Artist Talk: Wednesday, May 20 from 5:30 - 7:30 PM
Daniel Johnston and Hiroshi Sueyoshi will each speak for 45 minutes and answer questions about their works.  Free and open to the public.  Refreshments

First Friday, June 5 from 6:00  - 9:00 PM
Join us for First Friday and live music by the Diego Hillbillies from 6:30 to 7:30 p.m. The Diego Hillbillies, an Americana band, play a mixture of tunes from many genres played like only hillbillies can! The band features William Hicks on mandolin, Charlie Murphy on bass, and Frank Fratoni on guitar and vocals. First Friday free and open to the public. Cash Bar. 

Adult Workshop | Clay Rattles: Make a Joyful Noise, May 7 from 1:00 – 4:00 pm or 6:00 – 9:00pm
Lynn Sanders-Bustle, Ph. D, Director of Programs at Greenhill, will be instructing this adult workshop. Lynn will share her experiences working with clay and other three-dimensional processes and will present a brief history of clay rattles. Participants will tour The Gallery and learn hand-building techniques and strategies which will be used by participants to create a one-of-a kind rattle. Lynn fondly remembers where her fascination with clay began, Lynn has taught ceramics and other three-dimensional processes to others. Sign up online at


Daniel Johnston’s 2010 “Large Jar” project utilized Thai techniques to produce one hundred large 34-40 gallon pots in as many days. The physical experience of forming the hundreds of pounds of clay used in the project took on a heroic dimension comparable to descriptions of Abstract Expressionist painters’ battles with their paint.  Johnston has been recognized by invitations to speak at the Smithsonian Institute’s Freer Gallery and the acquisition of major works by the Mint Museum of Craft and Design, Charlotte.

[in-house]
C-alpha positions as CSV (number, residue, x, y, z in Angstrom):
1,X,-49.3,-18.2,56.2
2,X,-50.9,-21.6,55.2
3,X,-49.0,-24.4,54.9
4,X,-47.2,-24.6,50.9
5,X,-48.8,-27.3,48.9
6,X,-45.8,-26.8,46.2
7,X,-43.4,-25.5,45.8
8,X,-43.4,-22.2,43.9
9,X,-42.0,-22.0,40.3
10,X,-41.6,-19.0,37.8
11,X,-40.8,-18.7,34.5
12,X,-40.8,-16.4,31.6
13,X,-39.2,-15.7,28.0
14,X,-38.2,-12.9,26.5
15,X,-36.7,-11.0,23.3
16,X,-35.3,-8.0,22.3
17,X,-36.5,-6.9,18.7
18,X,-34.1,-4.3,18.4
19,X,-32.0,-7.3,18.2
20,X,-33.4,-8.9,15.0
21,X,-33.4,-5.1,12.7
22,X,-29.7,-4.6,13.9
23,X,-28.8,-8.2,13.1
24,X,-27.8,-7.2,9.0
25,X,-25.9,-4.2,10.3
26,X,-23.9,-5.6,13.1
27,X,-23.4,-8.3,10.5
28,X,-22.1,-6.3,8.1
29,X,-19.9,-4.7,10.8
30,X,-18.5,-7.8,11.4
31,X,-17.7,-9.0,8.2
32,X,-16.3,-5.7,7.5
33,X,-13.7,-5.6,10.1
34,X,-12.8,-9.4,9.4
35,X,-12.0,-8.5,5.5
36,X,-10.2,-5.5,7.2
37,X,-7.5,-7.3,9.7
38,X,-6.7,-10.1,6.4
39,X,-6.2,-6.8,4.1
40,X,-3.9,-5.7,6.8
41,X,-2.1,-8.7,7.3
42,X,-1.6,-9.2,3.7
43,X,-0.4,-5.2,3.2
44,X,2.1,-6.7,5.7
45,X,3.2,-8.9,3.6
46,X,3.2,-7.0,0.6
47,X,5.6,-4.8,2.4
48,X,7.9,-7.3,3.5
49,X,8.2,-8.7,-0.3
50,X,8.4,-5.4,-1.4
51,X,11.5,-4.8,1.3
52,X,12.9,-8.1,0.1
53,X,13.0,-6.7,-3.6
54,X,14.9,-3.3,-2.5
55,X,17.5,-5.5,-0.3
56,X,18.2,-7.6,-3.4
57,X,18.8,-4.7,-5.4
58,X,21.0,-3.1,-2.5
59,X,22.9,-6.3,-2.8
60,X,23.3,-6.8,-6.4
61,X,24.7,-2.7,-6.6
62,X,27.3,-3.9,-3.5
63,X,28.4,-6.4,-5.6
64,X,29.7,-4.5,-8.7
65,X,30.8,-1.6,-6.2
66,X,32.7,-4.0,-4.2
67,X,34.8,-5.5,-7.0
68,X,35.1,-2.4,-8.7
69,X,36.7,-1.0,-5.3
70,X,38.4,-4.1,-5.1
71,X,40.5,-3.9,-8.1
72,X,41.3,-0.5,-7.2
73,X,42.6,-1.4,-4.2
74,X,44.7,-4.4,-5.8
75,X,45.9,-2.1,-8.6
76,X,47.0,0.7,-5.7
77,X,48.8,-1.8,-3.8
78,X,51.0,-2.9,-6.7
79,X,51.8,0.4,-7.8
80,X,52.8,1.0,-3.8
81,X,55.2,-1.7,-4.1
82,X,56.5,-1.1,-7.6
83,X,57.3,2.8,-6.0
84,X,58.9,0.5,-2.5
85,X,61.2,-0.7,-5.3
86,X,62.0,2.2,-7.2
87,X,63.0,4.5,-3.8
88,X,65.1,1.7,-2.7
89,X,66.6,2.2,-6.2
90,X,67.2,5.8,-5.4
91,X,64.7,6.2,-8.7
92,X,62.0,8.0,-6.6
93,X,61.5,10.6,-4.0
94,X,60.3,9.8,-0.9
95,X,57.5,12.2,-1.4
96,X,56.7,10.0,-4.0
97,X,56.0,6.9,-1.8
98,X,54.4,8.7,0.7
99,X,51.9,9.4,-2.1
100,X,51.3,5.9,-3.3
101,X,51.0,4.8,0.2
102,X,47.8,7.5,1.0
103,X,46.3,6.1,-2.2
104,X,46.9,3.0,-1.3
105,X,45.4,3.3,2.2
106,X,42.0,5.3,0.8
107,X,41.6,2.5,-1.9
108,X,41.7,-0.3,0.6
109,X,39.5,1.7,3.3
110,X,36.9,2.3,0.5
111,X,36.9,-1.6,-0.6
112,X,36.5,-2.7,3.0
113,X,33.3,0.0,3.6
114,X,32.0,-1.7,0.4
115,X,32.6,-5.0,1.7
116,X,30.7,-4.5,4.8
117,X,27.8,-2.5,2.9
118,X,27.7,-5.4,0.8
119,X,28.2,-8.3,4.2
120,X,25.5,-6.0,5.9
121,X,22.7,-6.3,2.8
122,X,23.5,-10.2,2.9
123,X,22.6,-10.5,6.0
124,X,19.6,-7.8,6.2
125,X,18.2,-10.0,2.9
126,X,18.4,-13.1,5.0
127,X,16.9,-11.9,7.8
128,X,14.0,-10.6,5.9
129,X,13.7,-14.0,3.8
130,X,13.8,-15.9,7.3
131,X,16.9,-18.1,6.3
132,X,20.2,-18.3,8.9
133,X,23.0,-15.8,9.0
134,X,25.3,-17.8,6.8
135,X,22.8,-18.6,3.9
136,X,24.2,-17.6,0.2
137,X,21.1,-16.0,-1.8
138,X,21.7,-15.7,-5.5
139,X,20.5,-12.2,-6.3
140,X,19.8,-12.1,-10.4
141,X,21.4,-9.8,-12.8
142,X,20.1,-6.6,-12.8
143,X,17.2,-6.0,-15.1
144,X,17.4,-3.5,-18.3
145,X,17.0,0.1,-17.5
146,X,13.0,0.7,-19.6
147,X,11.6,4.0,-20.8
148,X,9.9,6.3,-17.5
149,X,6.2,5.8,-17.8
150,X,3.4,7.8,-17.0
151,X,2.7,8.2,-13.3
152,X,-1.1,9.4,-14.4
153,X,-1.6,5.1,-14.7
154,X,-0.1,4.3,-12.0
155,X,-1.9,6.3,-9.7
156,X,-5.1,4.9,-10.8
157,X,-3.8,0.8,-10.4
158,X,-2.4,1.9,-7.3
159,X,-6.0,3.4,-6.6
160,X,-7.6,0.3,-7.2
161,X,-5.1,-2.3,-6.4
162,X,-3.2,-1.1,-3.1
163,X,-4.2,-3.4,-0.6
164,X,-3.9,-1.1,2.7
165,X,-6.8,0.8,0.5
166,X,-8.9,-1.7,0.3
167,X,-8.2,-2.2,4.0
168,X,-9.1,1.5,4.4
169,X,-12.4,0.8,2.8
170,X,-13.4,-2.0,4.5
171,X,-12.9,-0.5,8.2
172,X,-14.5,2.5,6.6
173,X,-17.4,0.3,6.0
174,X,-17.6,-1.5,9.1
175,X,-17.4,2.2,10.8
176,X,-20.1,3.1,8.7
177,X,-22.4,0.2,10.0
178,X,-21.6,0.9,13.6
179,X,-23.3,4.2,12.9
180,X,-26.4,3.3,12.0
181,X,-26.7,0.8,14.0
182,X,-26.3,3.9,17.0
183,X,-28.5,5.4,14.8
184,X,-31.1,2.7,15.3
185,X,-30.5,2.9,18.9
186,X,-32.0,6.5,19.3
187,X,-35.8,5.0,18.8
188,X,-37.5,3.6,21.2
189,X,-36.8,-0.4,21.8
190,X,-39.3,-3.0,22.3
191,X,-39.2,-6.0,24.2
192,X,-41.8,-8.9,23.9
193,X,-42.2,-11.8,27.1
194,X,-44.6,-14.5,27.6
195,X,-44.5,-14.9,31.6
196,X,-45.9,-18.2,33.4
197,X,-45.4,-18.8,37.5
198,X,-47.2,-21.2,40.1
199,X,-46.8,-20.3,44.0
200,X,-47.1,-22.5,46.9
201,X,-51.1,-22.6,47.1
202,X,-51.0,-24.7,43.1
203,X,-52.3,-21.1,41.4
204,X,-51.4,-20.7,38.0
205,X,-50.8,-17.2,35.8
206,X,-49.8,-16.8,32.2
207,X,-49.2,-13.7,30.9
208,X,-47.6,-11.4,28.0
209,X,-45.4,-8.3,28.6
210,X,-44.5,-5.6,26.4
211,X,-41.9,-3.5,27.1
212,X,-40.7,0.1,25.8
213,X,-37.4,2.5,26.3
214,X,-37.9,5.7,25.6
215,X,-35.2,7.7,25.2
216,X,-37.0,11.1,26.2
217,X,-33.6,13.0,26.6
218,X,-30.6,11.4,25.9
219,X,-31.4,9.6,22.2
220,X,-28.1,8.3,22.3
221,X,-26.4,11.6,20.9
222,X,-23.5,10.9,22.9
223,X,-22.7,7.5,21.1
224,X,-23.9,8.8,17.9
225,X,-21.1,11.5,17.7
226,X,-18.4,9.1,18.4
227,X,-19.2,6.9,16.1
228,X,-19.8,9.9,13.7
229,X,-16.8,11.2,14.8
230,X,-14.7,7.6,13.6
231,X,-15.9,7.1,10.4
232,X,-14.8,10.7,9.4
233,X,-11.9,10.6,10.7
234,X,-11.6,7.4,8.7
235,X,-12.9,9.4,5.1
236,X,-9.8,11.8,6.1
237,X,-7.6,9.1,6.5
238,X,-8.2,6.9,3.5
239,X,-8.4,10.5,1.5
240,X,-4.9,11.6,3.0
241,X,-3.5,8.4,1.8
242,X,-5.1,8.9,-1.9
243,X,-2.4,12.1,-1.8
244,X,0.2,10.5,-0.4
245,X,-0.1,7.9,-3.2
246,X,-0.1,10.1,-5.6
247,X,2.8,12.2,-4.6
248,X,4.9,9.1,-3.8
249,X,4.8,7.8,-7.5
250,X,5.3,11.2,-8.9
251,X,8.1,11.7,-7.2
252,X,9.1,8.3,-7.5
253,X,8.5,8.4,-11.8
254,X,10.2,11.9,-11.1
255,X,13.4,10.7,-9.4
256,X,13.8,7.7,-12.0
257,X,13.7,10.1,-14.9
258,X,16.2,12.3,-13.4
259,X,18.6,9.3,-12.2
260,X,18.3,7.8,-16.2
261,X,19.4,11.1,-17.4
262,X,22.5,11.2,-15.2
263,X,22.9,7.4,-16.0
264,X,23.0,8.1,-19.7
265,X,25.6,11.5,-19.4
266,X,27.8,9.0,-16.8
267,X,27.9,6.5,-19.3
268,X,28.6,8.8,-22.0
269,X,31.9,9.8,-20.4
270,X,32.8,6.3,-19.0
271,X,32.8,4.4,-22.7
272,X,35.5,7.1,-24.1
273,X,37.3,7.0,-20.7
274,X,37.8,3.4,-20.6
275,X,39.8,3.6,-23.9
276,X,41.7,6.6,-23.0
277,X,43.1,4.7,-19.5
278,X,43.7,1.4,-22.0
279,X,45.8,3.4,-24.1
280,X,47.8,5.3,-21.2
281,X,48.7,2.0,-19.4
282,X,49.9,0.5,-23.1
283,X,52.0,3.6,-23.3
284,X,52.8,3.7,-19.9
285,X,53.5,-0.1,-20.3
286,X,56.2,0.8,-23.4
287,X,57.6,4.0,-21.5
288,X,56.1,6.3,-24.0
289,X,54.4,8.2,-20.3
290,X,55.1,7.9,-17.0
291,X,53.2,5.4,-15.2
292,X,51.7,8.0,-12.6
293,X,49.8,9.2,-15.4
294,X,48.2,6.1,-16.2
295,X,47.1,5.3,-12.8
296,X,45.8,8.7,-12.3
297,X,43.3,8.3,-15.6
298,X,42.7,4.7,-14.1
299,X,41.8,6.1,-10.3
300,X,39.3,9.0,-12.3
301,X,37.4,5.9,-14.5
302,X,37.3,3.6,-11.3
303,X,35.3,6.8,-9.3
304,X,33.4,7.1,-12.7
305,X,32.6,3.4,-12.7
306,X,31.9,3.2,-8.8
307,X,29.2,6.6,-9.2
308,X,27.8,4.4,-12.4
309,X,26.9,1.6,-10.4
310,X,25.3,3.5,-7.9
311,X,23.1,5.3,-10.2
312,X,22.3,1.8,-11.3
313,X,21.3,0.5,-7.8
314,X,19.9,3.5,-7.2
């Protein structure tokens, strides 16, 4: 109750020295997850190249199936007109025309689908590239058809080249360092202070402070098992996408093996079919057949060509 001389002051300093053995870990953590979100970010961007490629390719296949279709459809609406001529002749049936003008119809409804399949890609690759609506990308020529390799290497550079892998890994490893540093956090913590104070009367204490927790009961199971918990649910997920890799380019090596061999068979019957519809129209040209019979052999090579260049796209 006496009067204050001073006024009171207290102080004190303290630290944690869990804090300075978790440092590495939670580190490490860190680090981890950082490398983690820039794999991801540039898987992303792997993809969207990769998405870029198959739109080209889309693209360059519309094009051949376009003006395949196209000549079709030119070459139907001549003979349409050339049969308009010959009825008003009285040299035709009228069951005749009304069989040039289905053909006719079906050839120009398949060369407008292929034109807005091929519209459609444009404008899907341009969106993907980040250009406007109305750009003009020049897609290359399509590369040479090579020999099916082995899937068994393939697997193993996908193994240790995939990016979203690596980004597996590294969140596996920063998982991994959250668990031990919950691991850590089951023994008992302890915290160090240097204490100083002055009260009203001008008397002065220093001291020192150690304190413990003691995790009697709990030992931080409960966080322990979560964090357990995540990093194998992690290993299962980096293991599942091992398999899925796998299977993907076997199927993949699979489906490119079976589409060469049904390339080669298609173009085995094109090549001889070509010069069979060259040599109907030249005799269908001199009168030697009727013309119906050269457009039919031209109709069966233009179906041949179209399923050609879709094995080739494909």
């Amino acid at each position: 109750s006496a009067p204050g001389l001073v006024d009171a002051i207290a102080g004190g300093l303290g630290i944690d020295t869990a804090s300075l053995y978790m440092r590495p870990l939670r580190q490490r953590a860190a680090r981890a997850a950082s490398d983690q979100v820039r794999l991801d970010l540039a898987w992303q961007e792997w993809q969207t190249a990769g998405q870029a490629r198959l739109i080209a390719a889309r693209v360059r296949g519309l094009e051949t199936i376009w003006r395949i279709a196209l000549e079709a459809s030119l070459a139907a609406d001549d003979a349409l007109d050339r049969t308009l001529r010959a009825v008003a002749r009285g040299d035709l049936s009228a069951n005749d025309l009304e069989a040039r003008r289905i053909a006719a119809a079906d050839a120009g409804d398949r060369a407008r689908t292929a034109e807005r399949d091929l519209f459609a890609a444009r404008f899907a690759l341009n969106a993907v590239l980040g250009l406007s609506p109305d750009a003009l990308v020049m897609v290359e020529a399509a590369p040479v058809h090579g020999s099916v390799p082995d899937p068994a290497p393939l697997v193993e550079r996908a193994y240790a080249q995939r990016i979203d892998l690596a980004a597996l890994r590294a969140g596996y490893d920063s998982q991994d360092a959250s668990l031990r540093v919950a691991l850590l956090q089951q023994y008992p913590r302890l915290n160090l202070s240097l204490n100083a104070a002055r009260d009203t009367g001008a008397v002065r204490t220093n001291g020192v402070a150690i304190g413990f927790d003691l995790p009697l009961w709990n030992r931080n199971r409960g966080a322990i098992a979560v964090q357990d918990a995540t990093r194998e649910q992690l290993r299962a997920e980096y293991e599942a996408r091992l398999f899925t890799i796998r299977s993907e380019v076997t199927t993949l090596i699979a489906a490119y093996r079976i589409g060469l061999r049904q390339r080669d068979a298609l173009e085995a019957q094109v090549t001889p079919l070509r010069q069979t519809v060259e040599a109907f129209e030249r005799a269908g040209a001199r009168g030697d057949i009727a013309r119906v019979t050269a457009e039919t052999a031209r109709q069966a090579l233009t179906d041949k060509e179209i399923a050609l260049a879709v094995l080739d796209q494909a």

A native of Japan, Hiroshi Sueyoshi studied at Tokyo Aeronautical College and served as apprentice to potter Masanao Narui in Mashiko before coming to North Carolina in 1971 to help design and build Humble Mill Pottery in Asheboro where he has worked for more than four decades. On his Eastern heritage Hiroshi has stated:  “Some people say, ‘Oh, your work is very Japanese influenced.’ And sometimes Japanese friends come here and see my pots and say, ‘Very much westernized.’”  (The Living Tradition, p. 161)  In recent years Sueyoshi has looked more closely at his Japanese heritage and his retrospective exhibition included two installations reflecting a restrained Zen esthetic:  "Empty Bowls" a meditation on the Japanese tea ceremony, presented 68 stoneware soup bowls, each marking a year of Sueyoshi's life.  "Rock Garden," featured stoneware "rocks" some resembling natural forms and others figures of the imagination, arranged in a configuration resembling a Japanese Zen garden. Hiroshi Sueyoshi’s works have been exhibited nationally in private, corporate and institutional collections, including the Renwick Gallery in the National Museum of American Art. In 2006 he was honored with the North Carolina Living Treasure award. "

- A Press Release